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It Takes A Ponyville to Make Magic
As the My Little Pony team brought this iconic franchise to bigger and bolder visual landscapes, the story needed to reflect what the My Little Pony world has always been about.

"These characters and their adventures have always been about making friends, and about how important friends are," explains Thiessen. "We told that story so many times on the series, we did wonder, how do you tell that again? The answer is, in a bigger way. And so that's why we had to get outside of our comfort zone of Equestria, and go beyond, to places where people and creatures don't know about friendship. They have to learn from scratch.

"And that's what felt like 'the next level' of My Little Pony," says Thiessen. "Because the ponies live in this sort of utopian landscape, and all their problems are really pretty minor. But if we want to go to a feature, then we want to make everything have higher stakes. So, leaving their comfort zone, and bringing the message of friendship to people who've never heard of it before, felt like the right thing to do. And it's a bigger challenge for Twilight as a character, specifically. She's being faced with all these things that just don't work the same way she's used to."

Says Tara Strong, who has given voice to the purple-and-pink, horned hoofer for over seven years, "I love Twilight because she is such a well-rounded character. She's not perfect. She's adorable, smart, and brave, but she can also be vulnerable. In this film, we really see Twilight stepping back and owning that she's made some mistakes."

"When I found out they were making My Little Pony into a movie I was extremely happy and excited and recognized that the timing's really great, it has a huge worldwide fandom and I think they're all ready for it," adds Strong. "When I first read the script, I was excited because it was really worthy of being a feature. It's an epic story, with all kinds of twists and turns and new characters and new worlds, and things that will really excite fans when they realize how epic this film is."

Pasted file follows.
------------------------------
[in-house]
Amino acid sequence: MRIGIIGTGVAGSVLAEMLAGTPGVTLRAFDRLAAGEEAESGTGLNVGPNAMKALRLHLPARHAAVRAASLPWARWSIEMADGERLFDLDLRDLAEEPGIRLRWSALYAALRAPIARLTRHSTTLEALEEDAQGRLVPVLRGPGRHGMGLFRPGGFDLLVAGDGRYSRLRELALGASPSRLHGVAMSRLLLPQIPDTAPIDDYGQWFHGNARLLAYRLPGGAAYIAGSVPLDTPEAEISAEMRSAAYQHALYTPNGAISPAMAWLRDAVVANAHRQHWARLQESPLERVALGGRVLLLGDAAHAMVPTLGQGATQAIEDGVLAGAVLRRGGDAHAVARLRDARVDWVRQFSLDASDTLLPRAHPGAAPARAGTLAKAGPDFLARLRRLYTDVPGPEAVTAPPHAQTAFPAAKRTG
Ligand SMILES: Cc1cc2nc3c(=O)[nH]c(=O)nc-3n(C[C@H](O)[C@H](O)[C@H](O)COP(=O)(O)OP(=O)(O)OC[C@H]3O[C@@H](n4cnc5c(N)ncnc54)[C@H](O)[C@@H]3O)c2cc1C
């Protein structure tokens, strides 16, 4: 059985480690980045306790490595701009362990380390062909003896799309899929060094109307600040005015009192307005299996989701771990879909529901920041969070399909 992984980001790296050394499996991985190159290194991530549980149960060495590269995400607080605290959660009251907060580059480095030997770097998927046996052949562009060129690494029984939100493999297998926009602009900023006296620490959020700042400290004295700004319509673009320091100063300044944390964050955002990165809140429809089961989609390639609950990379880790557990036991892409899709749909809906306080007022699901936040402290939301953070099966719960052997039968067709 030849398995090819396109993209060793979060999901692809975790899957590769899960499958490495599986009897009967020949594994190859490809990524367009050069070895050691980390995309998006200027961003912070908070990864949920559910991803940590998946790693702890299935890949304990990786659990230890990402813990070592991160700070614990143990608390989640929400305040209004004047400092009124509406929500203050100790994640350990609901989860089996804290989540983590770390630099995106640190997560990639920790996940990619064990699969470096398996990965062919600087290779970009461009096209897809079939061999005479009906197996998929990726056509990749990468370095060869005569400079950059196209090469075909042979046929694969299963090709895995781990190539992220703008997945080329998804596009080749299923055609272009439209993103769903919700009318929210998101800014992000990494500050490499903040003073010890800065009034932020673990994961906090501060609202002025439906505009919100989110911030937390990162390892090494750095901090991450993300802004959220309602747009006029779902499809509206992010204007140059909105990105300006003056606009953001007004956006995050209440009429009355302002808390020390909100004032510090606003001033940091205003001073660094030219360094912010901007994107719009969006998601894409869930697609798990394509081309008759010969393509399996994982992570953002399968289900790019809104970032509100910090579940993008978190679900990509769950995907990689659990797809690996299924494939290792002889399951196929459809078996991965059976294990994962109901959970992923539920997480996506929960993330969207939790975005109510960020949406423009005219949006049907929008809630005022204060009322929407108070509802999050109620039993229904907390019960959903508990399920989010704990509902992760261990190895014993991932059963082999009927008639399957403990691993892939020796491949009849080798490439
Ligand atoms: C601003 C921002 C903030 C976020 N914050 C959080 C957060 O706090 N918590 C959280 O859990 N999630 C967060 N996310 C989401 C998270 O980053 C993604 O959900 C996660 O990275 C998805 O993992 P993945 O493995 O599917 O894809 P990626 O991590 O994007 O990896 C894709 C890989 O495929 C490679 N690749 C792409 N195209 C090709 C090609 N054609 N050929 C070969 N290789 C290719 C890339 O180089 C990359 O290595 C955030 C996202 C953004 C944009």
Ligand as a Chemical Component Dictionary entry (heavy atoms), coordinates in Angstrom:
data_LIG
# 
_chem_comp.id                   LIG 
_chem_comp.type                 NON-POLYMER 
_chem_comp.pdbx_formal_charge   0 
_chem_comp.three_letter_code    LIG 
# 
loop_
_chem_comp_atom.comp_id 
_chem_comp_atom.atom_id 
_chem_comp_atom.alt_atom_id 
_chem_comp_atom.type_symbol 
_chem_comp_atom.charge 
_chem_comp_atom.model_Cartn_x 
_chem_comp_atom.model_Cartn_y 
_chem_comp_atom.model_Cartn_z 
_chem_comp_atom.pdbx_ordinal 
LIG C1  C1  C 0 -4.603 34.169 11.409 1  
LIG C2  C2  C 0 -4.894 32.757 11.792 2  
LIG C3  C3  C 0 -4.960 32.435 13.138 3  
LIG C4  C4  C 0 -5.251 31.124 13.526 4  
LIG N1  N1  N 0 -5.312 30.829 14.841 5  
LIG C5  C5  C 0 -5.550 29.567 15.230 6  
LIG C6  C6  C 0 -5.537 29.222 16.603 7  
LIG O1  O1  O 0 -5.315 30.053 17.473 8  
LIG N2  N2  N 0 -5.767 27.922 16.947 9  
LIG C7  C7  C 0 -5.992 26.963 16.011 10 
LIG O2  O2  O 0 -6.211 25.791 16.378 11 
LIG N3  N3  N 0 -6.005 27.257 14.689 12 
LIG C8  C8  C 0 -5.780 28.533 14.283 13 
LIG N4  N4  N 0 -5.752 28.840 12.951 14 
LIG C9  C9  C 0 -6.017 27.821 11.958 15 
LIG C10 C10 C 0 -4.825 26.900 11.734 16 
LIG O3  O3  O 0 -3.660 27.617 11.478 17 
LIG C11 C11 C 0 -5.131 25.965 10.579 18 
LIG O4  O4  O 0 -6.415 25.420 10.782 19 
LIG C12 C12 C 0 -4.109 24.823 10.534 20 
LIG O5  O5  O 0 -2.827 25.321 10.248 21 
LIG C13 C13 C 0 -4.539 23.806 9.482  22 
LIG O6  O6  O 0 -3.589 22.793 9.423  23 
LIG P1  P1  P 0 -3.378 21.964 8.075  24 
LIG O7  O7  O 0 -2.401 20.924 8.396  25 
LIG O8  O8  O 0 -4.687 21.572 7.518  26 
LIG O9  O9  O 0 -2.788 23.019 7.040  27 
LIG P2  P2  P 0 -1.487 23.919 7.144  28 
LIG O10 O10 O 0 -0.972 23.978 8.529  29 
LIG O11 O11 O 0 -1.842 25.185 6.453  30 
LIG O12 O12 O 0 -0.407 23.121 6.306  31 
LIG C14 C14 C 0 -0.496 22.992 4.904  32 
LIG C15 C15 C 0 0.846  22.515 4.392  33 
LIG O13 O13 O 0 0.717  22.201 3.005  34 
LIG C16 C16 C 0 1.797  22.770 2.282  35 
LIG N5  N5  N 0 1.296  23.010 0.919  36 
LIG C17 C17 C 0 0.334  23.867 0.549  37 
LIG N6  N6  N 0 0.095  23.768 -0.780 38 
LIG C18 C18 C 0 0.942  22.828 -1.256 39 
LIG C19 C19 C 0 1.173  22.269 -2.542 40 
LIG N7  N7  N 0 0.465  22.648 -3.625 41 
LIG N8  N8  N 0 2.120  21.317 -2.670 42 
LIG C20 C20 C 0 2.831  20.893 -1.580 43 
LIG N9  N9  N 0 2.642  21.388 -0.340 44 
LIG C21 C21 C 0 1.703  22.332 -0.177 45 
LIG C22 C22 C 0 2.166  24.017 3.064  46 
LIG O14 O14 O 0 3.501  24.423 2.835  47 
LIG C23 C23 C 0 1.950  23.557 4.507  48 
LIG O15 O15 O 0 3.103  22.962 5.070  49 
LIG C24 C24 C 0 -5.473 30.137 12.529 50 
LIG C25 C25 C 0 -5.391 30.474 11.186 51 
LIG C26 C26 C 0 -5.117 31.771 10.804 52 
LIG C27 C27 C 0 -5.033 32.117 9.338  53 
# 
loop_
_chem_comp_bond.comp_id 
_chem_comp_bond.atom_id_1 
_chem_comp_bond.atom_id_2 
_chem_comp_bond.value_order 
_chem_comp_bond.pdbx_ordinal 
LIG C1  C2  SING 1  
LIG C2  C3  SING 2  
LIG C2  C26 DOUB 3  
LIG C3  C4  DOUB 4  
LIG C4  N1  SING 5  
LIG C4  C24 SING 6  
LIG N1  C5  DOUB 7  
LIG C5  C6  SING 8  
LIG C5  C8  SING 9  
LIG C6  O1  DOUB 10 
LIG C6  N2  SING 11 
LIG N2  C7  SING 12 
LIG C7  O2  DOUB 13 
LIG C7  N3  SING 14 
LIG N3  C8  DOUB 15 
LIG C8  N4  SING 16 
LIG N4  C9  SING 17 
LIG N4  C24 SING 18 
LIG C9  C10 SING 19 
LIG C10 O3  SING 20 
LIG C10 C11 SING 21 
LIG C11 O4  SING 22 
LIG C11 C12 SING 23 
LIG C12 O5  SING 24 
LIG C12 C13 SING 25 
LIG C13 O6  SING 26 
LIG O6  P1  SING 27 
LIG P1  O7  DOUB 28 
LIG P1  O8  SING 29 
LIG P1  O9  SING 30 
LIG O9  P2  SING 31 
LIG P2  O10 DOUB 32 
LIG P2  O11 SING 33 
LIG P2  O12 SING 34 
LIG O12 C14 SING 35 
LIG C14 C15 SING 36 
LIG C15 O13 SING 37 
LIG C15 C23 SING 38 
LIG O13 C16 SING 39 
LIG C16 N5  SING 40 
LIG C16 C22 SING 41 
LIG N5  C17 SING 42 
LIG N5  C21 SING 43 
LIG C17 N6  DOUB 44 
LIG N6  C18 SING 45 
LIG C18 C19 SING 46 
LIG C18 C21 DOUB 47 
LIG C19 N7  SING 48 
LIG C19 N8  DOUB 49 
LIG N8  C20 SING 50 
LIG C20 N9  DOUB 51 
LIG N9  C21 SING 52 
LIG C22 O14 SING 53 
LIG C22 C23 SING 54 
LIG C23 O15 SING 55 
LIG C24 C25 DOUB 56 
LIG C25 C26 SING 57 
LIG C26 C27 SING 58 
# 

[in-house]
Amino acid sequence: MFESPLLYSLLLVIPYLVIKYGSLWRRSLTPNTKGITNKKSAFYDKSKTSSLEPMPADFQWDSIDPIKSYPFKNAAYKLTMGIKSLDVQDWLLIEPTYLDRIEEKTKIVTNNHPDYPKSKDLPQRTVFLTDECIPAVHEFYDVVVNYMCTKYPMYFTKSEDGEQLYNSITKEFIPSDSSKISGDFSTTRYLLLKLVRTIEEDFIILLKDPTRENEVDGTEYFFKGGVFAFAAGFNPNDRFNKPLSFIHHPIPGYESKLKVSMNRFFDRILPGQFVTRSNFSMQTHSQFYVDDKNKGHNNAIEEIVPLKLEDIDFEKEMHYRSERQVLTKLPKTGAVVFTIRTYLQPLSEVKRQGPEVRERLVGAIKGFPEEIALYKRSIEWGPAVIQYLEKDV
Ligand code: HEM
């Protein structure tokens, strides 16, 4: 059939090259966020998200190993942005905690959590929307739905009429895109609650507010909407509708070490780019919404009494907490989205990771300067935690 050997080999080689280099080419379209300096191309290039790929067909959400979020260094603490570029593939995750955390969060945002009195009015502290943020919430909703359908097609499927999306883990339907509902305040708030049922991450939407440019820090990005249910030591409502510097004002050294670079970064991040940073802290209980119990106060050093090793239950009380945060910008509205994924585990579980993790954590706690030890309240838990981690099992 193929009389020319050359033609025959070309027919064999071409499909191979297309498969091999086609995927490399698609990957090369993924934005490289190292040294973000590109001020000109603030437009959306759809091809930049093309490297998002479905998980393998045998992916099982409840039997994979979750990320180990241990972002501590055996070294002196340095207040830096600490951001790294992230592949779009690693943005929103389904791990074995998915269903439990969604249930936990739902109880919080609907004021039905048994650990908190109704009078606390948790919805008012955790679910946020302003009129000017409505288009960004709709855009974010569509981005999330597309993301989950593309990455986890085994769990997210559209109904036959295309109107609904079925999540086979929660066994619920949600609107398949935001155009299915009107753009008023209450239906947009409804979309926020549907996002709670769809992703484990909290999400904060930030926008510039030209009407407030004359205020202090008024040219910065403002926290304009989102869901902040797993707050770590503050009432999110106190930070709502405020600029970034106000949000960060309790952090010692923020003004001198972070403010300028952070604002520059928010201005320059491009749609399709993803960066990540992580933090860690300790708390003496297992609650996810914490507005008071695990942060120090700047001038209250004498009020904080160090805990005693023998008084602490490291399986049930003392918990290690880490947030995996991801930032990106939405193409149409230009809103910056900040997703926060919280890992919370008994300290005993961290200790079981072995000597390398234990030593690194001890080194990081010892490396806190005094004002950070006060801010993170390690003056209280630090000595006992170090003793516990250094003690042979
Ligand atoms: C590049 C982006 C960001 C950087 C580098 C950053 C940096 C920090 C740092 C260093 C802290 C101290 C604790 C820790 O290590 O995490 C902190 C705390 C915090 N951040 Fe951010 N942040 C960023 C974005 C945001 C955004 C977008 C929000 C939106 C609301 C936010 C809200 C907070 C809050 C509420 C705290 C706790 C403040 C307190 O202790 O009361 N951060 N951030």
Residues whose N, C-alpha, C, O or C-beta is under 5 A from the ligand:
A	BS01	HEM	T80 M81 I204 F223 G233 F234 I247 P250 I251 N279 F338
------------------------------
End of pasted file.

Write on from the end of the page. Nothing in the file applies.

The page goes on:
Notes creative consultant Kevin Munroe, "There are quite a few themes going on in the film. One of the main ones is about reliance - how a character's decisions are not based on, 'It's all just me.' You're the sum of the friends you choose to keep, as well as all the strength that comes from that."

"During this adventure, Twilight has a lot of weight on her shoulders," adds Munroe. "So there are things there that adults can relate to in there. Normally, Twilight has a lot to worry about, and now she's been tasked with saving Equestria in a way she never had to before. It's one of those times in life when you either turn to your friends for help, or wrongly think you have to shoulder the burden all by yourself." To fans' delight, the cast of My Little Pony: Friendship is Magic all make the leap to MY LITTLE PONY: THE MOVIE. Joining them are an amazing lineup of stars eager to be part of the Pony world.